Slovenian police have arrested 13 people suspected of being responsible for the smuggling of at least 212 migrants.

The action day, following a months-long international investigation, was carried out in cooperation with law enforcement authorities from Austria, Croatia, Hungary, Italy, and Romania, and coordinated by Europol.

Migrants paid enormous sums to the smugglers to enter the EU clandestinely and move on to further destinations within its borders. During the action day, law enforcement found upgraded weapons with thousands of rounds of ammunition, drugs, and cash with the suspects from Slovenia, Serbia, and Bosnia and Herzegovina.

The criminals advertised their illicit activities on various social media platforms to lure as many migrants as possible to be smuggled across the borders. To that end, videos of successful transports were published. Migrants would be moved along two main routes, either from Croatia via Slovenia to Italy, or from Serbia via Hungary to Austria.

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The operation resulted in:

  • 13 suspects arrested (Slovenian, Serbian and Bosnian-Herzegovinian)
  • at least 212 migrants smuggled in at least 16 separate incidents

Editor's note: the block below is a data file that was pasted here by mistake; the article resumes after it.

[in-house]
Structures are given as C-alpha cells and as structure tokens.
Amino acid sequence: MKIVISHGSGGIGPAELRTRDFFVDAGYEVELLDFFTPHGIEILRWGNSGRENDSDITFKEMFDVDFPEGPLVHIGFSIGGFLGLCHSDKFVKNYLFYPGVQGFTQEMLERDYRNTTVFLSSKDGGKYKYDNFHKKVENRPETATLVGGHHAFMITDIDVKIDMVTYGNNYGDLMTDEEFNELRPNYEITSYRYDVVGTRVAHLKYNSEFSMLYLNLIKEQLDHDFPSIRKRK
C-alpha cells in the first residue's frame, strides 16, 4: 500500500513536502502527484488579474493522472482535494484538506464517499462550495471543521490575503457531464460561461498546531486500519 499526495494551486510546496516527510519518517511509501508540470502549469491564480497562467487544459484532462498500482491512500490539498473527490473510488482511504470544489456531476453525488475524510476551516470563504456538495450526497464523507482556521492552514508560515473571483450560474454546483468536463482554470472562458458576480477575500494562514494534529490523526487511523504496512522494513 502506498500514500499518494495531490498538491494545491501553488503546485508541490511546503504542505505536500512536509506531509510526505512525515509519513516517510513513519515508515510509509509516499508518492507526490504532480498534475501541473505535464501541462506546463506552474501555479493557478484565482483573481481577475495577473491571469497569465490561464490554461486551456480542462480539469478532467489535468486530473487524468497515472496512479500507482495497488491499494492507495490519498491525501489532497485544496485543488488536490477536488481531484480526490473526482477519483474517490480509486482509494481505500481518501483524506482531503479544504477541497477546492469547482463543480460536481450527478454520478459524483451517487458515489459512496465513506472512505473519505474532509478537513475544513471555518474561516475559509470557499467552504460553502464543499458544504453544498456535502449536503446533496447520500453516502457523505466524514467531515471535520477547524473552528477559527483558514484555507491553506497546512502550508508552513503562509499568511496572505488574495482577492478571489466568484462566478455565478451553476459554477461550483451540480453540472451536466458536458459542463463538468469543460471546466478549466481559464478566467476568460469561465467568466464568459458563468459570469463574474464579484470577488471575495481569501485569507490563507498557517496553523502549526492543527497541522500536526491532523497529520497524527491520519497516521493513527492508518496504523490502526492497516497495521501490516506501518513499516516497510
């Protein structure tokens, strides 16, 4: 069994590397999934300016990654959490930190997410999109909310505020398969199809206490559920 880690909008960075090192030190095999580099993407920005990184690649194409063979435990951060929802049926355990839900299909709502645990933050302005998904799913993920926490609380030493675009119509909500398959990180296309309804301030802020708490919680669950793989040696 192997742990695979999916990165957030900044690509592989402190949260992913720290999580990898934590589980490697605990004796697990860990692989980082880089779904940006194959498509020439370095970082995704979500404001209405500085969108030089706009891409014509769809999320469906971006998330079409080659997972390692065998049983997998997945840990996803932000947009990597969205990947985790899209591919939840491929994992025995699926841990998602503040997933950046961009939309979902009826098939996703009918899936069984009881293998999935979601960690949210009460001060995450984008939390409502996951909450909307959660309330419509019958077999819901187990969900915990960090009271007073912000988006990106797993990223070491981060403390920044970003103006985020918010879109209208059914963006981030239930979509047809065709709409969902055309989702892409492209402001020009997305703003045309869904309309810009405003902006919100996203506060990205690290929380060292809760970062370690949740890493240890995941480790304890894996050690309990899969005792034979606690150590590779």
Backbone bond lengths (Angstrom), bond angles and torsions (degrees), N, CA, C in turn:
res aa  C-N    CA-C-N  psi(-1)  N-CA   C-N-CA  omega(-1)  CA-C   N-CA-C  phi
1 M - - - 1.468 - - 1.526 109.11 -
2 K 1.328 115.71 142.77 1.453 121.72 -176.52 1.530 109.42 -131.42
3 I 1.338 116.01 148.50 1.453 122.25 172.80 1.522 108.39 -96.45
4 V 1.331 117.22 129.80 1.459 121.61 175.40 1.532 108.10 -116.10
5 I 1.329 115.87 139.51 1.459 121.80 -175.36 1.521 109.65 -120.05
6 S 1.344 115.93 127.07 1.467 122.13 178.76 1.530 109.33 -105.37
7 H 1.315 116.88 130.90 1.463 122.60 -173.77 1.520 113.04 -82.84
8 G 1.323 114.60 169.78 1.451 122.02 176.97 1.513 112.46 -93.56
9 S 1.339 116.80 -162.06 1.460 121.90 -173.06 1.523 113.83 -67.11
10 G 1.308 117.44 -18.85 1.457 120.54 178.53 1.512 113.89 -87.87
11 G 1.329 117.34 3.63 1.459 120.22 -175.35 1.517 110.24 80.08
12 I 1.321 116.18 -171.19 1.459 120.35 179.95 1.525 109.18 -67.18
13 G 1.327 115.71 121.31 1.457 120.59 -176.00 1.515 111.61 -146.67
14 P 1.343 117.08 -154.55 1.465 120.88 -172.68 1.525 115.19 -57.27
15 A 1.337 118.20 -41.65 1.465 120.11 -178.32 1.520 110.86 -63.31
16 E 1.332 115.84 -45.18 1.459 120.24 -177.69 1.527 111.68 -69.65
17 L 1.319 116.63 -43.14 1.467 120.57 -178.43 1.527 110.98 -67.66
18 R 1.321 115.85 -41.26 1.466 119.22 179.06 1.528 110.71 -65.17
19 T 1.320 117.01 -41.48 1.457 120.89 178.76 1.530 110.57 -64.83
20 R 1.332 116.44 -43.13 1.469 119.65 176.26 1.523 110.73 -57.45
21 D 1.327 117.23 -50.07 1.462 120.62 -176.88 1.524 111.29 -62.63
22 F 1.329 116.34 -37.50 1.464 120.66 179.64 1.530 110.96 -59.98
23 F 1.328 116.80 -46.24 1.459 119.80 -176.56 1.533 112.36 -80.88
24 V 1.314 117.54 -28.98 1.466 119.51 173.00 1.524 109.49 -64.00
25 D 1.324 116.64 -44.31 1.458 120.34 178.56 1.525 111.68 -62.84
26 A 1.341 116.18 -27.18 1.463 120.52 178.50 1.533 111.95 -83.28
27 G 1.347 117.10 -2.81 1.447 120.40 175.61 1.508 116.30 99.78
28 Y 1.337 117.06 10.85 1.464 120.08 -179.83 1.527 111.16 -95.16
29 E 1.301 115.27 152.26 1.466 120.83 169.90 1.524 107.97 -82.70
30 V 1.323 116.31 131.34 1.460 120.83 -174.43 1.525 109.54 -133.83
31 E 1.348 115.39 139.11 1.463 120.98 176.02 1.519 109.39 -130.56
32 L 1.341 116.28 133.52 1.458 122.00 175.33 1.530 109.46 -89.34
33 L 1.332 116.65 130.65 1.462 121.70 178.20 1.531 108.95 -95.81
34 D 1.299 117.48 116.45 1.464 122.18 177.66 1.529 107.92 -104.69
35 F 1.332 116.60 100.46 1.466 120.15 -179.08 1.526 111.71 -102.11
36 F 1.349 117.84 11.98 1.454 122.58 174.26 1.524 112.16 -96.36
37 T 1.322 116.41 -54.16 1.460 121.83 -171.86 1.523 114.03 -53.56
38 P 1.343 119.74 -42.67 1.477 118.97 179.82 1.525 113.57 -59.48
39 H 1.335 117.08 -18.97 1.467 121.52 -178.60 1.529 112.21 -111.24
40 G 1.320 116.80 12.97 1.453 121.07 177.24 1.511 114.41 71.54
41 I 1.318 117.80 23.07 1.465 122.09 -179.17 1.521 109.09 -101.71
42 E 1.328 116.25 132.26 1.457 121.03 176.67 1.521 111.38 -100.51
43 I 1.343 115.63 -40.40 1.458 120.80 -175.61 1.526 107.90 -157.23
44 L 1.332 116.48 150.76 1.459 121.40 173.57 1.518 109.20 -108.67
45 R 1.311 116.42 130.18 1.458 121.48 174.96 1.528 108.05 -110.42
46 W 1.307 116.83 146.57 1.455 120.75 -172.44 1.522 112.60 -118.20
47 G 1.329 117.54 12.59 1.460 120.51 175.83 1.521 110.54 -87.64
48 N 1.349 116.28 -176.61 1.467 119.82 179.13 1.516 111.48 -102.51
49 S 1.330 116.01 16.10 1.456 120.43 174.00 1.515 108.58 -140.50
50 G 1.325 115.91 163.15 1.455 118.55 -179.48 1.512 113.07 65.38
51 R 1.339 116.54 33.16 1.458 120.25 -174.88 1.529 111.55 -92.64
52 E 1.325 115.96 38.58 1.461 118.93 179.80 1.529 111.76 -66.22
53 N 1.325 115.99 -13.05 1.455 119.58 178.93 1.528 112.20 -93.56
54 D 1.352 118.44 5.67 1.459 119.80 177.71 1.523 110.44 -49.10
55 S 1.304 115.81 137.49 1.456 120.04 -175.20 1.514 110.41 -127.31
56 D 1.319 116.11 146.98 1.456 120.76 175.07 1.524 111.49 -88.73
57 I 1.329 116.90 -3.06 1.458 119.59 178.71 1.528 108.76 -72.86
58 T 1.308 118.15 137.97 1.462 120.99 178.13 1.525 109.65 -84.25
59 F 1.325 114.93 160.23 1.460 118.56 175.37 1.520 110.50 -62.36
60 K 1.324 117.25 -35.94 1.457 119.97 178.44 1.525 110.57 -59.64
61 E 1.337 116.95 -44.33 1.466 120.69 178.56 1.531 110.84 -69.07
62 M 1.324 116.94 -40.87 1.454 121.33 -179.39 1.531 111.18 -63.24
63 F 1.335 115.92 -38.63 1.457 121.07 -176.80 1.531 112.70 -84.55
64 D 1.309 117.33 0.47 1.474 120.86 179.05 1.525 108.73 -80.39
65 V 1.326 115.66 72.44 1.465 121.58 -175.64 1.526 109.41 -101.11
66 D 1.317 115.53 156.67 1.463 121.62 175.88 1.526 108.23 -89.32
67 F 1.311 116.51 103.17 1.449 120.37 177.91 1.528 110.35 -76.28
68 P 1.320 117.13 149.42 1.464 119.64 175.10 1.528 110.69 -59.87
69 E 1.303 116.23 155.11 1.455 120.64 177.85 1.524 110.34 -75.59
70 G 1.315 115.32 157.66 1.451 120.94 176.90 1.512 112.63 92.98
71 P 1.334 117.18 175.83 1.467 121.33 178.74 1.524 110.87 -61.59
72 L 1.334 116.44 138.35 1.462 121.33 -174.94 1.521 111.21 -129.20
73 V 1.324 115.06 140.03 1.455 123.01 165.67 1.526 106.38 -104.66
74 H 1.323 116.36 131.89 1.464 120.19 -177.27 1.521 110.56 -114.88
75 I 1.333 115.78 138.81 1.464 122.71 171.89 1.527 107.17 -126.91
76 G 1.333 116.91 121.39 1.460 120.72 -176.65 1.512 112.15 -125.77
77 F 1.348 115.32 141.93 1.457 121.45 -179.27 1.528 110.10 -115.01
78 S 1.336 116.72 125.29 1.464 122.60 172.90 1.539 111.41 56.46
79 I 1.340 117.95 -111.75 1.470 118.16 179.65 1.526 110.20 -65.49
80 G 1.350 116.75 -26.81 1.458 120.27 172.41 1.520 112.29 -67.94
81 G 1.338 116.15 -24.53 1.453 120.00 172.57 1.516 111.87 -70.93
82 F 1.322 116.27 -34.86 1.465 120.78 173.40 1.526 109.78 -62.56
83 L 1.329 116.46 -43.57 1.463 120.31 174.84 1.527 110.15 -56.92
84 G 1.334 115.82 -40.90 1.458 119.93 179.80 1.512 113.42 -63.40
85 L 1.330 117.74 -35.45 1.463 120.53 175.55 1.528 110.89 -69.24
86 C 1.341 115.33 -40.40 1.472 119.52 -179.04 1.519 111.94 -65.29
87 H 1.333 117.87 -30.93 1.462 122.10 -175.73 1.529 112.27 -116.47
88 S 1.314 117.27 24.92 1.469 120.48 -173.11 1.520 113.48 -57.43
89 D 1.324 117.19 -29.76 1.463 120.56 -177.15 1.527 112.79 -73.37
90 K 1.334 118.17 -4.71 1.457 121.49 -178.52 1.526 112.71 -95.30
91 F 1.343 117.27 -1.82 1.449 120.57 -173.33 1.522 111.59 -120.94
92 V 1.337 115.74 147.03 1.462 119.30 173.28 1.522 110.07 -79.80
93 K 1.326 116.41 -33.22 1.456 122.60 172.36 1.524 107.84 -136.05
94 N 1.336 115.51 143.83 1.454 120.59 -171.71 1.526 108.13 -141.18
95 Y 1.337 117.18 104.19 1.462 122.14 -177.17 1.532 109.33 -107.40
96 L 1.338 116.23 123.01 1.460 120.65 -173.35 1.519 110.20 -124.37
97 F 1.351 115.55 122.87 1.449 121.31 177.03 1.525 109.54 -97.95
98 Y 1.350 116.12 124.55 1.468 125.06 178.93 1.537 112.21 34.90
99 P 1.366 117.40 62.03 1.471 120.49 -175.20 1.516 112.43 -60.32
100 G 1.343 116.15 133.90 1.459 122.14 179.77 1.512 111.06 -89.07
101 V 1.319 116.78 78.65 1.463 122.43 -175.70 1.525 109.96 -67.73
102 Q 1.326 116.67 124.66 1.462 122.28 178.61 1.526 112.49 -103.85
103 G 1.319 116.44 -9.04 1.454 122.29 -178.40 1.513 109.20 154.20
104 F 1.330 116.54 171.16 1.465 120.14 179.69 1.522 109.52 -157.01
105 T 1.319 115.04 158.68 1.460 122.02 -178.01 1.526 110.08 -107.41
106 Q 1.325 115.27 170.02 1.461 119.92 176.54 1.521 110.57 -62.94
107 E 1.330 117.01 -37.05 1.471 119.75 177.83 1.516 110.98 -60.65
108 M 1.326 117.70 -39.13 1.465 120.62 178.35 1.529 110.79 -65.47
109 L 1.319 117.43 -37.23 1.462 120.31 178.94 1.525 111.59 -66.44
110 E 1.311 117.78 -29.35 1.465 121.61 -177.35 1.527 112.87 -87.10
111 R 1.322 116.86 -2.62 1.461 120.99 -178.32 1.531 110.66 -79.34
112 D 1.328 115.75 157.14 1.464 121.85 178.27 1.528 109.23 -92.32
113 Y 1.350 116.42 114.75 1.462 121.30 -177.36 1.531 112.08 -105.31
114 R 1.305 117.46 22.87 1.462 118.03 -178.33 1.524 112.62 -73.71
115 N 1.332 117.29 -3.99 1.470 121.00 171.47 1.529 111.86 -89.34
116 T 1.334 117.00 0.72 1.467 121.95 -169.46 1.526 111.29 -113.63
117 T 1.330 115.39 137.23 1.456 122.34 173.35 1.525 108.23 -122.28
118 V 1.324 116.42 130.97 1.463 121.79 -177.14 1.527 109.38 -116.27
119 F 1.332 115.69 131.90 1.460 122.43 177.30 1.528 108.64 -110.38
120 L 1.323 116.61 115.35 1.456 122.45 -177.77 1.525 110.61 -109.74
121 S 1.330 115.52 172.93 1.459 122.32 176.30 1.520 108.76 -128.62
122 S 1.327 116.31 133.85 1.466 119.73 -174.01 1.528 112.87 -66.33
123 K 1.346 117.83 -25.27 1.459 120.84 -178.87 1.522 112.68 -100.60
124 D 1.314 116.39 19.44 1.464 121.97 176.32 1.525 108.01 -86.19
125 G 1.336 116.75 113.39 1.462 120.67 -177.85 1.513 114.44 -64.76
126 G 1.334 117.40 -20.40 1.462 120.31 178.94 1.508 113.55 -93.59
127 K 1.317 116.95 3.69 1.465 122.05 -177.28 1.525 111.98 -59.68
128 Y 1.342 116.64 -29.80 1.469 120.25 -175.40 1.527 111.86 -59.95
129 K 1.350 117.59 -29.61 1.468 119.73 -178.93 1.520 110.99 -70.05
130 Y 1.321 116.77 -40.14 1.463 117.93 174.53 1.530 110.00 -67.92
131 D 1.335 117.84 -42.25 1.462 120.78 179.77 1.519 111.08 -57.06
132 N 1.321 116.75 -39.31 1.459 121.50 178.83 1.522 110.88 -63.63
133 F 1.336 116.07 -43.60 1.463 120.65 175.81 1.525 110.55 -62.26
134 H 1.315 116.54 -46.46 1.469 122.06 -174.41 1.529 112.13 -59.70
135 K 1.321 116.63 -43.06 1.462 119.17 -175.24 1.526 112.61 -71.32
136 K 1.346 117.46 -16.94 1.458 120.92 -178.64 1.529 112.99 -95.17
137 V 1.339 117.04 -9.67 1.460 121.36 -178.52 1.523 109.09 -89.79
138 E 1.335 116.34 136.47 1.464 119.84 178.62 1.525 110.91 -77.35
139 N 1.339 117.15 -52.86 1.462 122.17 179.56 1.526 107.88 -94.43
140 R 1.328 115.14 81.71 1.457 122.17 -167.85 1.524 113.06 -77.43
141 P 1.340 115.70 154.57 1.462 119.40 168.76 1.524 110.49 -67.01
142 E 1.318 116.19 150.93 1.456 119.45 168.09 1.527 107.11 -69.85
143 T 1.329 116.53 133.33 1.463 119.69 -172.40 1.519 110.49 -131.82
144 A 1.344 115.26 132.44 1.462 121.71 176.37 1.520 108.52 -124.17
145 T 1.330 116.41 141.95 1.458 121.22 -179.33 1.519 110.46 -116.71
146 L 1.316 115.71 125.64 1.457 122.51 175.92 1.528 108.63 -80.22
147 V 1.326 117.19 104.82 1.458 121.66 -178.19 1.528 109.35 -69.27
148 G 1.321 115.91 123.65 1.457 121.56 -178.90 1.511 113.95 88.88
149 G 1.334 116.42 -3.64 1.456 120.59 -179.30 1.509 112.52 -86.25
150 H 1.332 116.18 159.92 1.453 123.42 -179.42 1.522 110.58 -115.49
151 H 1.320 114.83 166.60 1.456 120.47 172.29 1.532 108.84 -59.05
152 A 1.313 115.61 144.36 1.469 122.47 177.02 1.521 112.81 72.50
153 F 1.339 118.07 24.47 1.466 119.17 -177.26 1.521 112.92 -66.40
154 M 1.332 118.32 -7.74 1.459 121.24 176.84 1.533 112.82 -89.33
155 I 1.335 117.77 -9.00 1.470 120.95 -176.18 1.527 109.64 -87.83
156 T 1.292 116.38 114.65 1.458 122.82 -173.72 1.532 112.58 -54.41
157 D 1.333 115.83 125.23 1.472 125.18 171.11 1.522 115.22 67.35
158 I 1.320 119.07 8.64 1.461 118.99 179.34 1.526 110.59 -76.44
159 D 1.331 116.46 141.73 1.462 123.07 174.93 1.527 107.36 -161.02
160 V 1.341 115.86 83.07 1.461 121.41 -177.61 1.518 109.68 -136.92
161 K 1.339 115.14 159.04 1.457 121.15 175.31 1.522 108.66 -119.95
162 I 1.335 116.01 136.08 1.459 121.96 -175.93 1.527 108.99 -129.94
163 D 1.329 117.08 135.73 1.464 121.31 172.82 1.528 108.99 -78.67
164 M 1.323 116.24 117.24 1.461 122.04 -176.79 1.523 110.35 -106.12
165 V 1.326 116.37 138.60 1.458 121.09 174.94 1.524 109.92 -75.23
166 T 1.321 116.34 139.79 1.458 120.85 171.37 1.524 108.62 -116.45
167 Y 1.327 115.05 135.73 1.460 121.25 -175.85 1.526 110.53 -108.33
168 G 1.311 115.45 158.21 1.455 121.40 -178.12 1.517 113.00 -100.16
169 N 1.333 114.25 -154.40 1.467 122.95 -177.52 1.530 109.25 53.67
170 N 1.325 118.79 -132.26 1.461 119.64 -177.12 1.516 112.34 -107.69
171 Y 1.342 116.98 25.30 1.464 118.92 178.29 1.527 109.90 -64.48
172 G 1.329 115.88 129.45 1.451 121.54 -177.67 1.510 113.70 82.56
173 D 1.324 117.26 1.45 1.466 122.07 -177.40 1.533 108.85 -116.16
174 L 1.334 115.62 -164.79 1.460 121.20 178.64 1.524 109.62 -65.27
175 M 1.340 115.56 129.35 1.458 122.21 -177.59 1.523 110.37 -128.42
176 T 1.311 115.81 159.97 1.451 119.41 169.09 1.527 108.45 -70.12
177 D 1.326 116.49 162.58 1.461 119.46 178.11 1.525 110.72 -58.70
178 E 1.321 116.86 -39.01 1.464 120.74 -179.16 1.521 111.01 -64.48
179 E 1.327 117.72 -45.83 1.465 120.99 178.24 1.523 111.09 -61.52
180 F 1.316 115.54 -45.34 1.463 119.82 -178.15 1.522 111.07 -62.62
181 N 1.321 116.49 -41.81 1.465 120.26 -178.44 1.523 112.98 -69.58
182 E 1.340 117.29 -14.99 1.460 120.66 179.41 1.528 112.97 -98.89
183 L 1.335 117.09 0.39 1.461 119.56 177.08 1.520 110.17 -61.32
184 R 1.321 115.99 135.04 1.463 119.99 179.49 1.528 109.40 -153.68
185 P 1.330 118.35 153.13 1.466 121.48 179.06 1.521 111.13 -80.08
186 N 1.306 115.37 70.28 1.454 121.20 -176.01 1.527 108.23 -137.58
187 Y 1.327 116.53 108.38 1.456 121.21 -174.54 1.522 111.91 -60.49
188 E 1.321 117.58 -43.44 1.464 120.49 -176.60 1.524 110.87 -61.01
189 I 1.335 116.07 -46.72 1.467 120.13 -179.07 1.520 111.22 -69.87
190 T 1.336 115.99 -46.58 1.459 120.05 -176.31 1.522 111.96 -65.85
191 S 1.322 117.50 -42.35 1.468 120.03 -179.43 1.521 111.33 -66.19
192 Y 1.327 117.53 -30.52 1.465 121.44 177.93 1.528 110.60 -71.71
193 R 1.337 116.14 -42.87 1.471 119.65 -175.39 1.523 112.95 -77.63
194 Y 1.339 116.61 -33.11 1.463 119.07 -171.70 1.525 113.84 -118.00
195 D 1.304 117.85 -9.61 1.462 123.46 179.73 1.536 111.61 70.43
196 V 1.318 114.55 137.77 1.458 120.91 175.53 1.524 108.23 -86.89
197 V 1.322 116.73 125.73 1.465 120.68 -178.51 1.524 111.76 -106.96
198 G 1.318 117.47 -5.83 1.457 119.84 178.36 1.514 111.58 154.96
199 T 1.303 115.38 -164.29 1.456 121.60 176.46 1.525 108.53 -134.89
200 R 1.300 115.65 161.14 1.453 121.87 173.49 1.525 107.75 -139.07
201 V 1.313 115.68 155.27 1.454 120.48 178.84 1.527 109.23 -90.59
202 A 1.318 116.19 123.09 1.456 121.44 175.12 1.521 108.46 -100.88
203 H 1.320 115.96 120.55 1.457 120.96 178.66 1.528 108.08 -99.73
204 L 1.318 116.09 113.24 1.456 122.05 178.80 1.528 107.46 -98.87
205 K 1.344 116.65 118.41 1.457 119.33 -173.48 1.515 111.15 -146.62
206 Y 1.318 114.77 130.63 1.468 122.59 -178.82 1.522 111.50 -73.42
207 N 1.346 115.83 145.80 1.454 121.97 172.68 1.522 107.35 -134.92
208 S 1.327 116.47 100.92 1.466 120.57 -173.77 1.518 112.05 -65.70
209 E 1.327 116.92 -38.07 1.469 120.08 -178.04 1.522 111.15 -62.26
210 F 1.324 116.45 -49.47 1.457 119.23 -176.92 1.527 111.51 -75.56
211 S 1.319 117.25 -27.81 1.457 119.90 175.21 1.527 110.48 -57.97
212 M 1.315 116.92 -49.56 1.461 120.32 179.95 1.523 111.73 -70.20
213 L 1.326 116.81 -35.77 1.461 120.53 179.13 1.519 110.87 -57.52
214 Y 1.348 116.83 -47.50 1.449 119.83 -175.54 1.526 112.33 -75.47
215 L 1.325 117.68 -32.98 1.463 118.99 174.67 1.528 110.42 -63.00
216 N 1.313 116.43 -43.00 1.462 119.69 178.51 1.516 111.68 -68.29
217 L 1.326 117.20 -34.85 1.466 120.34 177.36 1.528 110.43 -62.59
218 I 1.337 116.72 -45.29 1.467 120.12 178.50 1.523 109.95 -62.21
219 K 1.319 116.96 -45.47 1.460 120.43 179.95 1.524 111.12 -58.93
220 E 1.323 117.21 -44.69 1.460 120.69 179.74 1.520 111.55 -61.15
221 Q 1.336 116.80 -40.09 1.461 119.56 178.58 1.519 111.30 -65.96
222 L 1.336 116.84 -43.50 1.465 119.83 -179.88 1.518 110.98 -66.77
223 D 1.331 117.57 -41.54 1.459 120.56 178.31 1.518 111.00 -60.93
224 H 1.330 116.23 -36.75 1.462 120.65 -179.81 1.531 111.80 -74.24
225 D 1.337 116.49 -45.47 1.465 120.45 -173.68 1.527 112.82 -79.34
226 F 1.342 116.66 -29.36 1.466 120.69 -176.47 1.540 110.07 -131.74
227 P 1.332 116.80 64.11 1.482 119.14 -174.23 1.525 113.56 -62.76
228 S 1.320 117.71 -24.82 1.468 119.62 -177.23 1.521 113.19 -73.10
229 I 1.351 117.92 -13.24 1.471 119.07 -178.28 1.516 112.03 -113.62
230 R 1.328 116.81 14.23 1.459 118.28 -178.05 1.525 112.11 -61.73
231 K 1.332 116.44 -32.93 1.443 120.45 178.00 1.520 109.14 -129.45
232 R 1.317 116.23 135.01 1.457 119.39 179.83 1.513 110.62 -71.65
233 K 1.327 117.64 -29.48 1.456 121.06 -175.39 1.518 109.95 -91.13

• seizures include: weapons (an automatic rifle, a semi-automatic pistol, silencers, a hunting rifle with an optical sight fitted and over 2 300 pieces of different types of ammunition), various illegal drugs, illegal doping substances, electronic devices and cash 

Over 3 million in illegal profits

Migrants using the criminals’ services had to pay exorbitant prices to cross into the European Union clandestinely. An illegal trip from Serbia to Austria would require a payment of around EUR 5 000 per person. The entire journey from the country of origin to the EU would cost between EUR 15 000 to 20 000, thus making an enormous profit for the smugglers. In total, investigators believe the criminals obtained at least EUR 100 000 for the transports from Serbia to Austria and over EUR 3 180 000 in total.

The migrants usually entered Hungary through the Serbian-Hungarian green border on foot with the help of guides. The suspects then picked them up in vehicles. Investigations show that up to 37 people may have been transported in the same vehicle, which exposed them to extreme risks to their health and lives. The migrants were then taken across Hungary and dropped off close to the Austrian border. After crossing the border into Austria on foot, they would surrender to the police and apply for asylum.